Spreng Reng returns for round two with Spreng Reng 2.0 Hexagon Chainring

Tips & Reviews

Cut yourself some slack if you haven’t heard of Spreng Reng 2.0. When the original rolled out in 2016, it was easy to write off this unique chainring design as BioPace’s progeny. But according to Hunter Allen, Founder and CEO of Peaks Coaching Group, the Spreng Reng’s odd shape increases your wattage up climbs.

“The Spreng Reng has incredible promise to help anyone increase their wattage on a climb,” says Allen. “This is a secret weapon that eclipses all other chainrings.”

So what the heck is it, exactly? And how is Spreng Reng 2.0 different from the original?

Spreng Reng 2.0 on scale
The Spreng Reng 2.0’s weight, according to Spreng Reng.

Hexagonal concept

The Spreng Reng may look like very other ovalized chainring you’ve seen, and it certainly conjures images of Chris Froome’s unique setup. But the Spreng Reng is actually hexagonal, which means there are “six quadrants that contain multiple gear torque increases along with gear rollout increase,” according to Spreng Reng’s press release.

Huh?

That basically means the amount of torque being applied to the drivetrain will change depending on how you have the chainring positioned on your crank. Spreng Reng says that you’ll experience increased cadence and noticeably faster speeds, thereby allowing you to climb faster with less — or the same — effort.

But doesn’t everyone say that?

Fortunately for us, Bikerumor’s very own Zach Overholt ran the original Spreng Reng through its paces when it launched a couple years ago. He found that an early prototype of the Spreng Reng may actually deliver on its promises, at least in Overholt’s self-admitted un-scientific testing.

That hexagonal concept is different than the original. The first version of the Spreng Reng was asymmetrical. That means the shape, while irregular, wasn’t specifically defined. The Spreng Reng 2.0 has a distinct hexagonal shape. That apparently refines the ring’s ability to increase your wattage.

The original Spreng Reng also featured ‘banana holes.’ These allowed the user to position the chainring in just about any position on the crank. The Spreng Reng 2.0 features traditional bolt holes, though there are numerous holes for just as much adjustability and less potential for bolt slippage.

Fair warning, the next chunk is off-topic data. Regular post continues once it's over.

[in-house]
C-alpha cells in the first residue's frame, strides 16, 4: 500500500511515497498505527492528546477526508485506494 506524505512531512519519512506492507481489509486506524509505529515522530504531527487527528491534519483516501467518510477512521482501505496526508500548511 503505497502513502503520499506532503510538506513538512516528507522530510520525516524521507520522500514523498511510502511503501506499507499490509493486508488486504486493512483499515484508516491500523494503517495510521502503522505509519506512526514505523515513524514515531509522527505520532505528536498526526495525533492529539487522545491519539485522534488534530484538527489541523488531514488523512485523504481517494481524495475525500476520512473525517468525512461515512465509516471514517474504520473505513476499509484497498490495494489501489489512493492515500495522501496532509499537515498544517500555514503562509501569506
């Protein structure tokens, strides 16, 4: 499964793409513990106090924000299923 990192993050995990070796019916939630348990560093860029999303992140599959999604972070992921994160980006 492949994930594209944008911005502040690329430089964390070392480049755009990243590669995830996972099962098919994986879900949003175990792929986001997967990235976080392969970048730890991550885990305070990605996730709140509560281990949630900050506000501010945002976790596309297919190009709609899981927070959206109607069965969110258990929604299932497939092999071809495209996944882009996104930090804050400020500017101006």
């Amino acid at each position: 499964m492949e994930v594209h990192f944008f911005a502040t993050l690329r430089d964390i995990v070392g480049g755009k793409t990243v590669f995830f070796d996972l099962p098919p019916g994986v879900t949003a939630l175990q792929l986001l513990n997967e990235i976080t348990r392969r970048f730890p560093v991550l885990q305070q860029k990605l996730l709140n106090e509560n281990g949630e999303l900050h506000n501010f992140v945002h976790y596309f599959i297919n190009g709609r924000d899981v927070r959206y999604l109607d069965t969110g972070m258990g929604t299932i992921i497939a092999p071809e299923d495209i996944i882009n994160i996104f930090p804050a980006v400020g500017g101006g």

Spreng Reng on the bike
Hunter Allen has the Spreng Reng 2.0 mounted to his bike. It is, “installed in a reverse mounting position to illustrate hexagonal profile in relation to crank arm position.”

But where do Spreng Reng watts come from?

Doug Brown, Jr. is the brain behind the Spreng Reng. He’s tight-lipped about how his product is able to increase torque and changing rollout without increasing the amount of teeth on the ring itself. The patent has been filed, but Brown appears to be protecting his concept anyway — which is wise in a highly-competitive market.

For now, Brown simply says the Spreng Reng makes pedaling easier, and it will have enough adaptability to handle your drivetrain needs. “In addition to the inner chainring, the patent pending design also has applications for outer and 1x chainrings and multiple cassette cogs for added performance,” according to Spreng Reng.

Standing out from the competition

We’ve seen oddly-shaped chainrings before. Chris Froome notably rides Osymetric chainrings, which have a unique design based on the rider’s pedaling motion. Rotor has its own elliptical chainring system. And of course, all of those odd rings get compared to Shimano’s seminal pedaling oddball, BioPace.

Spreng Reng 2.0 stands out from those others based on its shape. But until we get a bit more clarity from Spreng Reng as to where that extra torque and speed comes from, it’s difficult to gauge whether it’s the real deal or not.

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